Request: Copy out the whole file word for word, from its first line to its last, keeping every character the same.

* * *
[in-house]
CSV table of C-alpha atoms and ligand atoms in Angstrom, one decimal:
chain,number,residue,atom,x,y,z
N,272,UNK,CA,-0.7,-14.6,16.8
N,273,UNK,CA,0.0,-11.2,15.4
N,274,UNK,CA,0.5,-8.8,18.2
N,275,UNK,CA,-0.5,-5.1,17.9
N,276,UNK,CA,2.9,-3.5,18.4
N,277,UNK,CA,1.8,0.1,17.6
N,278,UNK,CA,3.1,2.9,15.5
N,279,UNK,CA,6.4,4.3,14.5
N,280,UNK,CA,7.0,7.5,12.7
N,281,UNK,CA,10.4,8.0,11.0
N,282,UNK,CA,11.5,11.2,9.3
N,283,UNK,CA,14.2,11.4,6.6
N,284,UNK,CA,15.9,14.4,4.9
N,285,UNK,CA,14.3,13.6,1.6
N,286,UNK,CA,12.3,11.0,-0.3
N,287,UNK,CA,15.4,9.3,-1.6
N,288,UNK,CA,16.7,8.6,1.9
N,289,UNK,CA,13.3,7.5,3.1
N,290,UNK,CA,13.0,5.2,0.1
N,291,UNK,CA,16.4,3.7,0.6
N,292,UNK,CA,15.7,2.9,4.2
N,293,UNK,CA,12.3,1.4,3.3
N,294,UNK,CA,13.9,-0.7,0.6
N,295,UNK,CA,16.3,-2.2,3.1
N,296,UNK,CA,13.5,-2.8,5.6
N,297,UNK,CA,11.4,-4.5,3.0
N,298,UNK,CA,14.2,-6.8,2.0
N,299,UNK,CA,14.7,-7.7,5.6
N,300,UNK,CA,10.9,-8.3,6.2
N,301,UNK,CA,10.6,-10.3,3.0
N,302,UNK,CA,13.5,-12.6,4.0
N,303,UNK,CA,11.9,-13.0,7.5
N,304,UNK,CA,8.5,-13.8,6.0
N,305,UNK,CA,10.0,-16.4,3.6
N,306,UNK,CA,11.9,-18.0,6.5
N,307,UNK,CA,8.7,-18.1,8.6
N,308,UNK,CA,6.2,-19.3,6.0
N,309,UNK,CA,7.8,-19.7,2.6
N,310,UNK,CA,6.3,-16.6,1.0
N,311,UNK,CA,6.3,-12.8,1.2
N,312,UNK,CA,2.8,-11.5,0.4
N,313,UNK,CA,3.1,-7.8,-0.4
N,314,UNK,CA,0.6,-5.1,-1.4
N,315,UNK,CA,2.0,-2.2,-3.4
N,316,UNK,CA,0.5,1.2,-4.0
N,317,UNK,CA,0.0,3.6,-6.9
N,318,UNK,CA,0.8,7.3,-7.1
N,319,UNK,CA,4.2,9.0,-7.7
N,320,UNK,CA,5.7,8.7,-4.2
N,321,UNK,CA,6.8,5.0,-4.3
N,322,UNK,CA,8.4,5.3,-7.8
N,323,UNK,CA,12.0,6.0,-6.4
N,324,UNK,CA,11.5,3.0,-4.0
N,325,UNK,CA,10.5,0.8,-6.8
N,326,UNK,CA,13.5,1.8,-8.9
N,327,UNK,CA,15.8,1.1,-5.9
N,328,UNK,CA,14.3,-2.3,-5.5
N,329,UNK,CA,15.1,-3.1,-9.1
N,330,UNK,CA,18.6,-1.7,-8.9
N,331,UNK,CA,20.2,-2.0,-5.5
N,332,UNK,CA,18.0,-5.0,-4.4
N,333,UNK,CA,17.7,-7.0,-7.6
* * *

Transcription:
[in-house]
CSV table of C-alpha atoms and ligand atoms in Angstrom, one decimal:
chain,number,residue,atom,x,y,z
N,272,UNK,CA,-0.7,-14.6,16.8
N,273,UNK,CA,0.0,-11.2,15.4
N,274,UNK,CA,0.5,-8.8,18.2
N,275,UNK,CA,-0.5,-5.1,17.9
N,276,UNK,CA,2.9,-3.5,18.4
N,277,UNK,CA,1.8,0.1,17.6
N,278,UNK,CA,3.1,2.9,15.5
N,279,UNK,CA,6.4,4.3,14.5
N,280,UNK,CA,7.0,7.5,12.7
N,281,UNK,CA,10.4,8.0,11.0
N,282,UNK,CA,11.5,11.2,9.3
N,283,UNK,CA,14.2,11.4,6.6
N,284,UNK,CA,15.9,14.4,4.9
N,285,UNK,CA,14.3,13.6,1.6
N,286,UNK,CA,12.3,11.0,-0.3
N,287,UNK,CA,15.4,9.3,-1.6
N,288,UNK,CA,16.7,8.6,1.9
N,289,UNK,CA,13.3,7.5,3.1
N,290,UNK,CA,13.0,5.2,0.1
N,291,UNK,CA,16.4,3.7,0.6
N,292,UNK,CA,15.7,2.9,4.2
N,293,UNK,CA,12.3,1.4,3.3
N,294,UNK,CA,13.9,-0.7,0.6
N,295,UNK,CA,16.3,-2.2,3.1
N,296,UNK,CA,13.5,-2.8,5.6
N,297,UNK,CA,11.4,-4.5,3.0
N,298,UNK,CA,14.2,-6.8,2.0
N,299,UNK,CA,14.7,-7.7,5.6
N,300,UNK,CA,10.9,-8.3,6.2
N,301,UNK,CA,10.6,-10.3,3.0
N,302,UNK,CA,13.5,-12.6,4.0
N,303,UNK,CA,11.9,-13.0,7.5
N,304,UNK,CA,8.5,-13.8,6.0
N,305,UNK,CA,10.0,-16.4,3.6
N,306,UNK,CA,11.9,-18.0,6.5
N,307,UNK,CA,8.7,-18.1,8.6
N,308,UNK,CA,6.2,-19.3,6.0
N,309,UNK,CA,7.8,-19.7,2.6
N,310,UNK,CA,6.3,-16.6,1.0
N,311,UNK,CA,6.3,-12.8,1.2
N,312,UNK,CA,2.8,-11.5,0.4
N,313,UNK,CA,3.1,-7.8,-0.4
N,314,UNK,CA,0.6,-5.1,-1.4
N,315,UNK,CA,2.0,-2.2,-3.4
N,316,UNK,CA,0.5,1.2,-4.0
N,317,UNK,CA,0.0,3.6,-6.9
N,318,UNK,CA,0.8,7.3,-7.1
N,319,UNK,CA,4.2,9.0,-7.7
N,320,UNK,CA,5.7,8.7,-4.2
N,321,UNK,CA,6.8,5.0,-4.3
N,322,UNK,CA,8.4,5.3,-7.8
N,323,UNK,CA,12.0,6.0,-6.4
N,324,UNK,CA,11.5,3.0,-4.0
N,325,UNK,CA,10.5,0.8,-6.8
N,326,UNK,CA,13.5,1.8,-8.9
N,327,UNK,CA,15.8,1.1,-5.9
N,328,UNK,CA,14.3,-2.3,-5.5
N,329,UNK,CA,15.1,-3.1,-9.1
N,330,UNK,CA,18.6,-1.7,-8.9
N,331,UNK,CA,20.2,-2.0,-5.5
N,332,UNK,CA,18.0,-5.0,-4.4
N,333,UNK,CA,17.7,-7.0,-7.6